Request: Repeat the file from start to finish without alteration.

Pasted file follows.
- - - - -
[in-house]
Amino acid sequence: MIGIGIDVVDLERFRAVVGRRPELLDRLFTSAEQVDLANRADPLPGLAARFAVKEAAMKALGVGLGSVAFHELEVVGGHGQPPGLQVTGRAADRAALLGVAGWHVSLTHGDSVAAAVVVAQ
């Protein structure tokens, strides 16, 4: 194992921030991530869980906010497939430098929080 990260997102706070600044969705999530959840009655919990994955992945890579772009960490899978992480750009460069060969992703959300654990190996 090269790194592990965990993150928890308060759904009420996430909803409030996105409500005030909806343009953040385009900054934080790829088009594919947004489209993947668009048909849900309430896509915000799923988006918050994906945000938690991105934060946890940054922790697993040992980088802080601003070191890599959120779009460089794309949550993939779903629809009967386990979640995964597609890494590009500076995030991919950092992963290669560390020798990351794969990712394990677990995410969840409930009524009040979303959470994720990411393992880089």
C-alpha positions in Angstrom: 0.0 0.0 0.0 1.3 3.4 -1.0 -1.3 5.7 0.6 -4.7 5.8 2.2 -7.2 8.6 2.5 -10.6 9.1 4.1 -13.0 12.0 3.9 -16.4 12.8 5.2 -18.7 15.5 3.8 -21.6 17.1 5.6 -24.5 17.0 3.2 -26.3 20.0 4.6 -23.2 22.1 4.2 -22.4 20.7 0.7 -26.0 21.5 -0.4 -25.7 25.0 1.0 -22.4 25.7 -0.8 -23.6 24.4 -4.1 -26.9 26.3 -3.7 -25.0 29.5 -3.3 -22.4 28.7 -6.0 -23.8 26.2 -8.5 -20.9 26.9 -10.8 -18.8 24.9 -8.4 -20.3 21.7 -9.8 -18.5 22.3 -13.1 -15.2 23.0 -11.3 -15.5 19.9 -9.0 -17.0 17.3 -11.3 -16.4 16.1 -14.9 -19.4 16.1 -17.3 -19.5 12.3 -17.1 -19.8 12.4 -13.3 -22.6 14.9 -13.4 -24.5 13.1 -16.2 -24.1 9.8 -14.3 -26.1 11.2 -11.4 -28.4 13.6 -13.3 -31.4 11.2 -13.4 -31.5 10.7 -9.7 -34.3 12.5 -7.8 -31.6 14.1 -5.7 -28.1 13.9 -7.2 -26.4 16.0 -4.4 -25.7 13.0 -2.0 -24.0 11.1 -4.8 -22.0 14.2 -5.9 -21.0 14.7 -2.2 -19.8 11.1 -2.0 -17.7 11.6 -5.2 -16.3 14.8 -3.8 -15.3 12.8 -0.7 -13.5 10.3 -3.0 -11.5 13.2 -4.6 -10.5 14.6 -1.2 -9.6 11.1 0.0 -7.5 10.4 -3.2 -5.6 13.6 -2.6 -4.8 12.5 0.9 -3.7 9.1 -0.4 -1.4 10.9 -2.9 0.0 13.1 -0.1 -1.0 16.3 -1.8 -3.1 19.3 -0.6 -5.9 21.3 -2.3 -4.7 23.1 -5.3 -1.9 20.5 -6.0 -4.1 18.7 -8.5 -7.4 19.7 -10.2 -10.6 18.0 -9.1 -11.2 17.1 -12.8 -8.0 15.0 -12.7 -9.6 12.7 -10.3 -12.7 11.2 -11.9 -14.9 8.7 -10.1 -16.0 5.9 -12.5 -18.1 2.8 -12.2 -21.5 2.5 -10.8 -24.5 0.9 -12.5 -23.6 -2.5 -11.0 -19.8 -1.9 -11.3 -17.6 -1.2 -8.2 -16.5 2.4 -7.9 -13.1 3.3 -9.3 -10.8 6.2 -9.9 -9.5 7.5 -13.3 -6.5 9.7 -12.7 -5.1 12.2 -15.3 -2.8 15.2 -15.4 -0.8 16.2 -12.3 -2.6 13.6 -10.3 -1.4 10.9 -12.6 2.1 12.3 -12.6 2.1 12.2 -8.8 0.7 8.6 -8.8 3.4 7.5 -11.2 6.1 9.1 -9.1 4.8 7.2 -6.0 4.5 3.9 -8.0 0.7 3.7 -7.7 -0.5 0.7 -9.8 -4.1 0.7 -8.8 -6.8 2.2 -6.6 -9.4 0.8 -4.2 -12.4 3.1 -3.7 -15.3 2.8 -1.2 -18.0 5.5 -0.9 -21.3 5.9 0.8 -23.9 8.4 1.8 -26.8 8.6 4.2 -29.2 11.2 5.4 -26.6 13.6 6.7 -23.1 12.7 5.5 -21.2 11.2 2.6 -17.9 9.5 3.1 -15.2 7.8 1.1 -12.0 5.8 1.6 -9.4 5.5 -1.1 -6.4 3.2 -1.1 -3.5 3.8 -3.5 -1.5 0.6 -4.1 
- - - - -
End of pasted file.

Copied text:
[in-house]
Amino acid sequence: MIGIGIDVVDLERFRAVVGRRPELLDRLFTSAEQVDLANRADPLPGLAARFAVKEAAMKALGVGLGSVAFHELEVVGGHGQPPGLQVTGRAADRAALLGVAGWHVSLTHGDSVAAAVVVAQ
């Protein structure tokens, strides 16, 4: 194992921030991530869980906010497939430098929080 990260997102706070600044969705999530959840009655919990994955992945890579772009960490899978992480750009460069060969992703959300654990190996 090269790194592990965990993150928890308060759904009420996430909803409030996105409500005030909806343009953040385009900054934080790829088009594919947004489209993947668009048909849900309430896509915000799923988006918050994906945000938690991105934060946890940054922790697993040992980088802080601003070191890599959120779009460089794309949550993939779903629809009967386990979640995964597609890494590009500076995030991919950092992963290669560390020798990351794969990712394990677990995410969840409930009524009040979303959470994720990411393992880089």
C-alpha positions in Angstrom: 0.0 0.0 0.0 1.3 3.4 -1.0 -1.3 5.7 0.6 -4.7 5.8 2.2 -7.2 8.6 2.5 -10.6 9.1 4.1 -13.0 12.0 3.9 -16.4 12.8 5.2 -18.7 15.5 3.8 -21.6 17.1 5.6 -24.5 17.0 3.2 -26.3 20.0 4.6 -23.2 22.1 4.2 -22.4 20.7 0.7 -26.0 21.5 -0.4 -25.7 25.0 1.0 -22.4 25.7 -0.8 -23.6 24.4 -4.1 -26.9 26.3 -3.7 -25.0 29.5 -3.3 -22.4 28.7 -6.0 -23.8 26.2 -8.5 -20.9 26.9 -10.8 -18.8 24.9 -8.4 -20.3 21.7 -9.8 -18.5 22.3 -13.1 -15.2 23.0 -11.3 -15.5 19.9 -9.0 -17.0 17.3 -11.3 -16.4 16.1 -14.9 -19.4 16.1 -17.3 -19.5 12.3 -17.1 -19.8 12.4 -13.3 -22.6 14.9 -13.4 -24.5 13.1 -16.2 -24.1 9.8 -14.3 -26.1 11.2 -11.4 -28.4 13.6 -13.3 -31.4 11.2 -13.4 -31.5 10.7 -9.7 -34.3 12.5 -7.8 -31.6 14.1 -5.7 -28.1 13.9 -7.2 -26.4 16.0 -4.4 -25.7 13.0 -2.0 -24.0 11.1 -4.8 -22.0 14.2 -5.9 -21.0 14.7 -2.2 -19.8 11.1 -2.0 -17.7 11.6 -5.2 -16.3 14.8 -3.8 -15.3 12.8 -0.7 -13.5 10.3 -3.0 -11.5 13.2 -4.6 -10.5 14.6 -1.2 -9.6 11.1 0.0 -7.5 10.4 -3.2 -5.6 13.6 -2.6 -4.8 12.5 0.9 -3.7 9.1 -0.4 -1.4 10.9 -2.9 0.0 13.1 -0.1 -1.0 16.3 -1.8 -3.1 19.3 -0.6 -5.9 21.3 -2.3 -4.7 23.1 -5.3 -1.9 20.5 -6.0 -4.1 18.7 -8.5 -7.4 19.7 -10.2 -10.6 18.0 -9.1 -11.2 17.1 -12.8 -8.0 15.0 -12.7 -9.6 12.7 -10.3 -12.7 11.2 -11.9 -14.9 8.7 -10.1 -16.0 5.9 -12.5 -18.1 2.8 -12.2 -21.5 2.5 -10.8 -24.5 0.9 -12.5 -23.6 -2.5 -11.0 -19.8 -1.9 -11.3 -17.6 -1.2 -8.2 -16.5 2.4 -7.9 -13.1 3.3 -9.3 -10.8 6.2 -9.9 -9.5 7.5 -13.3 -6.5 9.7 -12.7 -5.1 12.2 -15.3 -2.8 15.2 -15.4 -0.8 16.2 -12.3 -2.6 13.6 -10.3 -1.4 10.9 -12.6 2.1 12.3 -12.6 2.1 12.2 -8.8 0.7 8.6 -8.8 3.4 7.5 -11.2 6.1 9.1 -9.1 4.8 7.2 -6.0 4.5 3.9 -8.0 0.7 3.7 -7.7 -0.5 0.7 -9.8 -4.1 0.7 -8.8 -6.8 2.2 -6.6 -9.4 0.8 -4.2 -12.4 3.1 -3.7 -15.3 2.8 -1.2 -18.0 5.5 -0.9 -21.3 5.9 0.8 -23.9 8.4 1.8 -26.8 8.6 4.2 -29.2 11.2 5.4 -26.6 13.6 6.7 -23.1 12.7 5.5 -21.2 11.2 2.6 -17.9 9.5 3.1 -15.2 7.8 1.1 -12.0 5.8 1.6 -9.4 5.5 -1.1 -6.4 3.2 -1.1 -3.5 3.8 -3.5 -1.5 0.6 -4.1 